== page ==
Thursday, December 6, 2007

chestnuts roasting on an open fire - the scents of Christmas

In France in the wintertime they actually do sell roasted chestnuts on the streets. And to be perfectly honest, the smell didn't make me crazy for the holidays or anything, but it was fun to see chestnuts roasting, if for no other reason than it reminded me that Jack Frost was nipping at my nose, or would be in the near future.  There are other smells I prefer for the holidays.

Potpourri was invented for Christmas.  Alright, I don't actually know that for a fact, but if it wasn't it should have been, because it makes perfectly good sense that potpourri and Christmas go hand in hand. The lovely blend of smells that are synonymous with the holidays can go a long way to helping you forget about all of the presents you still have left to buy, and wrap, and send out.  Okay, well maybe that's not a good thing, but it can at least bring a few relaxing moments into your day.

I like to toss a few whole cloves, whole allspice berries, some cinnamon sticks and some orange slices (peel and all) into some boiling water and let it simmer on the stove.  I keep and eye on the water level so that I don't have to deal with burnt cinnamon smell which, let's face it, isn't as pleasant.

If you want to be practical about the whole spicy thing then you can do as I also often do during the holidays: make wassail in bulk.  Yum, wassail.  I find as I get older, it had become my preferred drink on chilly mornings or afternoons or evenings, even more than gourmet cocoa.  (A really good cocoa can catch my attention, don't get me wrong- but it can get to be too much for me).  Wassail has become a tradition for my family in the last few years, and the other night when getting ready to mix up a batch I called to ask where the recipe was.  My mom directed me to the correct cookbook and my sister, heading up stairs, called out "page ten!"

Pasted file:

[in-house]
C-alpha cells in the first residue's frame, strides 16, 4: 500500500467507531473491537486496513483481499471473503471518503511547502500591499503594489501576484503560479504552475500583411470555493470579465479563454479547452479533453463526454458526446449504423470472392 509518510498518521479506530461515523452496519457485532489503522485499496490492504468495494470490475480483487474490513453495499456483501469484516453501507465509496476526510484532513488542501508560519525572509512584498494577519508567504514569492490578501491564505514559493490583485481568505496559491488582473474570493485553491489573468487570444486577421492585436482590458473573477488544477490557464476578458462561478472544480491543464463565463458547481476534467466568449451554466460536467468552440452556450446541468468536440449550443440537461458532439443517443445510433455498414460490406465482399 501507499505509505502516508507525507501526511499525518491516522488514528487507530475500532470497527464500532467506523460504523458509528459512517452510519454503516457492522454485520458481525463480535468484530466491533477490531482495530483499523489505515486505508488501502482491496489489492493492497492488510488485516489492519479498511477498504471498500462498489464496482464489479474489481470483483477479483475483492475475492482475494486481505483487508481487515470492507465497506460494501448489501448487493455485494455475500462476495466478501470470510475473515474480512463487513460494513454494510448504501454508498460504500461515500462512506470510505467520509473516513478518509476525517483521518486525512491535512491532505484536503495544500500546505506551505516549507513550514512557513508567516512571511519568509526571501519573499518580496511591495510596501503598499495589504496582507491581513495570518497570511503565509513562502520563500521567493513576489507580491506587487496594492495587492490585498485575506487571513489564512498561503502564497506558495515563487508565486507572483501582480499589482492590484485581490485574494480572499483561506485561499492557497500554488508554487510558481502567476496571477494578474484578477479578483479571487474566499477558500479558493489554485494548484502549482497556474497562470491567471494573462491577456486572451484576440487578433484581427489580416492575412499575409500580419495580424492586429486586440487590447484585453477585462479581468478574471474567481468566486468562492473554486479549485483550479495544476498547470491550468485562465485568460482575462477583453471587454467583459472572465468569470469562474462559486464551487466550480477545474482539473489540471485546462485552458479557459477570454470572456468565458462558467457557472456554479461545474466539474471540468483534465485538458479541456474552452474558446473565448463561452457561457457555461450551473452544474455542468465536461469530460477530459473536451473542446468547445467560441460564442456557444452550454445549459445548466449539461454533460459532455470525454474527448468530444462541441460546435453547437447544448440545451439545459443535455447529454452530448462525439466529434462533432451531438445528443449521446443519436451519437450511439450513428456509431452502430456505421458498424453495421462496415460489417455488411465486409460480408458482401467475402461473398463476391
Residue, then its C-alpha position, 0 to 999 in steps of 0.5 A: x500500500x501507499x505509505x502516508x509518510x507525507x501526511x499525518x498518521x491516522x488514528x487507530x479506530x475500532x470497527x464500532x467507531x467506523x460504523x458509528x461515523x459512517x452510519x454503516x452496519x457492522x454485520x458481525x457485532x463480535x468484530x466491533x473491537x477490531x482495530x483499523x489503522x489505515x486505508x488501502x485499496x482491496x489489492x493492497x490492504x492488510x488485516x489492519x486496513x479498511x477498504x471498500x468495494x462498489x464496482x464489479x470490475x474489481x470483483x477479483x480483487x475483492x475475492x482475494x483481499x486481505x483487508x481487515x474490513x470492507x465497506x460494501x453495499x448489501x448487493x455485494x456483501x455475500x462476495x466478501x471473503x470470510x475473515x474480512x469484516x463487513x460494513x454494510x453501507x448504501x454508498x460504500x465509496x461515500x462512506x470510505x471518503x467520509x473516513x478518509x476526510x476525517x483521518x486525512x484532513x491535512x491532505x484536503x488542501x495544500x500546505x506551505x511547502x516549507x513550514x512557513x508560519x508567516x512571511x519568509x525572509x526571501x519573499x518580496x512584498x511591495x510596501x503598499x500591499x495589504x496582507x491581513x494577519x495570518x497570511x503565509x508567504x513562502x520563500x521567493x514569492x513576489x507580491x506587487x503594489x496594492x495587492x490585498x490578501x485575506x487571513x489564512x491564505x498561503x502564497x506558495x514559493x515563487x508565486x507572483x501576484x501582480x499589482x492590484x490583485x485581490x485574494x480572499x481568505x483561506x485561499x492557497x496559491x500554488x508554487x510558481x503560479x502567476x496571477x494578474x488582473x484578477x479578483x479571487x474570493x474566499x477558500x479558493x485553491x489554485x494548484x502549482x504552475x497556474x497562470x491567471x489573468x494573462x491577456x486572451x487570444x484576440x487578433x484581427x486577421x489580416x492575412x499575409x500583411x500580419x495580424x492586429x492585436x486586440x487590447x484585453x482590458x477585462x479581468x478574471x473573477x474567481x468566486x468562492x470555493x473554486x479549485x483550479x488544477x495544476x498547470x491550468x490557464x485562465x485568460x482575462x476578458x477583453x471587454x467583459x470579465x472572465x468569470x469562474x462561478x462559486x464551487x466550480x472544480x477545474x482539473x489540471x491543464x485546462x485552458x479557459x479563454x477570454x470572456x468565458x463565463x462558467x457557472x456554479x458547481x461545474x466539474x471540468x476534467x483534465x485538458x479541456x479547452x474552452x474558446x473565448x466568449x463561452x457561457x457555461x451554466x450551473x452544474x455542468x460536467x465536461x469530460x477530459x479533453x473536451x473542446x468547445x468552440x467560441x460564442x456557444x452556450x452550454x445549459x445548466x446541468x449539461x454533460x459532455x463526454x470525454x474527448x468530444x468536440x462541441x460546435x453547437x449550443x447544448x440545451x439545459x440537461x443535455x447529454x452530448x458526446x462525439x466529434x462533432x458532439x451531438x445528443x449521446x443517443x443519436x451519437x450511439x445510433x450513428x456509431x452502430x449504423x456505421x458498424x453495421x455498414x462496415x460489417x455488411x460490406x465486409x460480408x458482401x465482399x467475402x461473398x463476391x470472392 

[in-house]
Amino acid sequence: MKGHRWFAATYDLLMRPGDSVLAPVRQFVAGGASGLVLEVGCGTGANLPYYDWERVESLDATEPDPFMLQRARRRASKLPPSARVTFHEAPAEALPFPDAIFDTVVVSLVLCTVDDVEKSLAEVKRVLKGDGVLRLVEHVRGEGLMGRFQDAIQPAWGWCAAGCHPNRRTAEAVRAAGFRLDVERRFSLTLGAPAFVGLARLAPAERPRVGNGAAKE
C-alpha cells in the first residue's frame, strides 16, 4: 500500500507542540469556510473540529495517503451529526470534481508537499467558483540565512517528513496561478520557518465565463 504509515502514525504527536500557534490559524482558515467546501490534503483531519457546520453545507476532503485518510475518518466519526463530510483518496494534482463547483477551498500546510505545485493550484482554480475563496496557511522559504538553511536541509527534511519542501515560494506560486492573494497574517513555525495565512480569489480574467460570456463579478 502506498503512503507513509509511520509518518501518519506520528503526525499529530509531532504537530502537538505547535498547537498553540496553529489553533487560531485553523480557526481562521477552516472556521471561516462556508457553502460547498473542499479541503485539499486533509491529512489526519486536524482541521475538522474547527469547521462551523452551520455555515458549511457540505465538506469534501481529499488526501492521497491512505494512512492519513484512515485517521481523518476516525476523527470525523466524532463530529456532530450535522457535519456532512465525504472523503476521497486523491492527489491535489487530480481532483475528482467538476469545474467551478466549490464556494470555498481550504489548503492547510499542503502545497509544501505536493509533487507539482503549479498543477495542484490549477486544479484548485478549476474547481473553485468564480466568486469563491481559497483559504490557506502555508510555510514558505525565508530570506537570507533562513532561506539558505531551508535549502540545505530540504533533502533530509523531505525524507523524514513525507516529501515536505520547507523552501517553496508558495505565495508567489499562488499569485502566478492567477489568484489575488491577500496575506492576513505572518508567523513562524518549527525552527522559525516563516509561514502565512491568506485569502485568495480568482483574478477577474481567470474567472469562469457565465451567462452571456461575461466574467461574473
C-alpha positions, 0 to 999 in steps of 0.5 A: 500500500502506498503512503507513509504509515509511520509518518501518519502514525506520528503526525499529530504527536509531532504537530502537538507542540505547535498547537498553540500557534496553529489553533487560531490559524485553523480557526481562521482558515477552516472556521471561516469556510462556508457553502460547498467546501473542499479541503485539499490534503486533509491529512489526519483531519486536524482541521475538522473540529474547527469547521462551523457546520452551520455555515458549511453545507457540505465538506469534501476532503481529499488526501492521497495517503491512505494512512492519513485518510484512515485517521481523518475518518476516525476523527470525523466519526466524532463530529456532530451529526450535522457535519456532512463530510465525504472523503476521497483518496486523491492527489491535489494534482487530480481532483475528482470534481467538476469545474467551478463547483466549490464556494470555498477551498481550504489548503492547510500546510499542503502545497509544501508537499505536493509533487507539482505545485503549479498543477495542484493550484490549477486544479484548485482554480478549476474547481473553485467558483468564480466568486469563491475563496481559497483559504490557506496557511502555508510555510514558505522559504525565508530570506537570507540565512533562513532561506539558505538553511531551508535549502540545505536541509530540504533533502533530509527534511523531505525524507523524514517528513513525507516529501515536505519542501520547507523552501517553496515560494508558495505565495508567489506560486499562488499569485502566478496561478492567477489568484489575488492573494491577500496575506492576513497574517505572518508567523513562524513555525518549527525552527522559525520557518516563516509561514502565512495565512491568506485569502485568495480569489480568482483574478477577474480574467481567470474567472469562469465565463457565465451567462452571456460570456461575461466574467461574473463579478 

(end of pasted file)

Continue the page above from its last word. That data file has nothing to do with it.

So I present the following recipe for your consumption.  I always double this and put it in the refrigerator for a few days and just heat up a cup in the microwave whenever I feel like it.

Combine 2 cups water and 1/2 cup sugar in large pot.  Bring to boil, stirring occasionally, so that the sugar combines with the water and doesn't get stuck to the bottom of the pan.  Let boil 2 minutes.  Remove from heat.  Add 5 whole cloves, 4 whole allspice berries, 1 cinnamon stick , 1/2 piece of crystallized ginger (a good reason to double this, if you need one, just drop in one whole piece - all done) and a partridge in a pear tree.  Just kidding on that last one.
Cover.  Let sit for one hour. Strain mixture (a.k.a. remove all spices, with a slotted spoon if you like).  Add 4 cups apple juice, 2 cups orange juice and 2 cups lemonade (some recipes call for lemon juice - I prefer lemonade).  Reheat.  Serve immediately in cozy holiday mugs to people standing outside your door wearing turtlenecks, scarves, earmuffs, and singing carols to you, preferably in tune.

I know there are other recipes.  I ran across one that called for cranberry juice and it looked delicious, but the whole spice combining was too complicated for my simple soul, so I probably won't try it, but if you have a good wassail recipe, share and share alike!


  1. I love to have pumpkin spice candles going all the way from Halloween through Christmas. My hubby just bought me a candy cane candle, which smells good, but I wish was a lot stronger.

    I also love egg nog. Do you think that boiling egg nog on the stove would give the whole house a nice Chrismas smell?

  2. My favorite Christmas scent from France was the clementine oranges that had been covered in cloves. My host mother, actually almost all the homes I went to, had a bowl of them sitting in the living room around Christmas time. They let off the gentle aroma of citrus and cloves and cinnamon, that combined with the pine-y scent of the Christmas tree was irresistable. It was like hot mulled wine, candy canes, chocolate orange slices, and Christmas trees all rolled into one - delicious!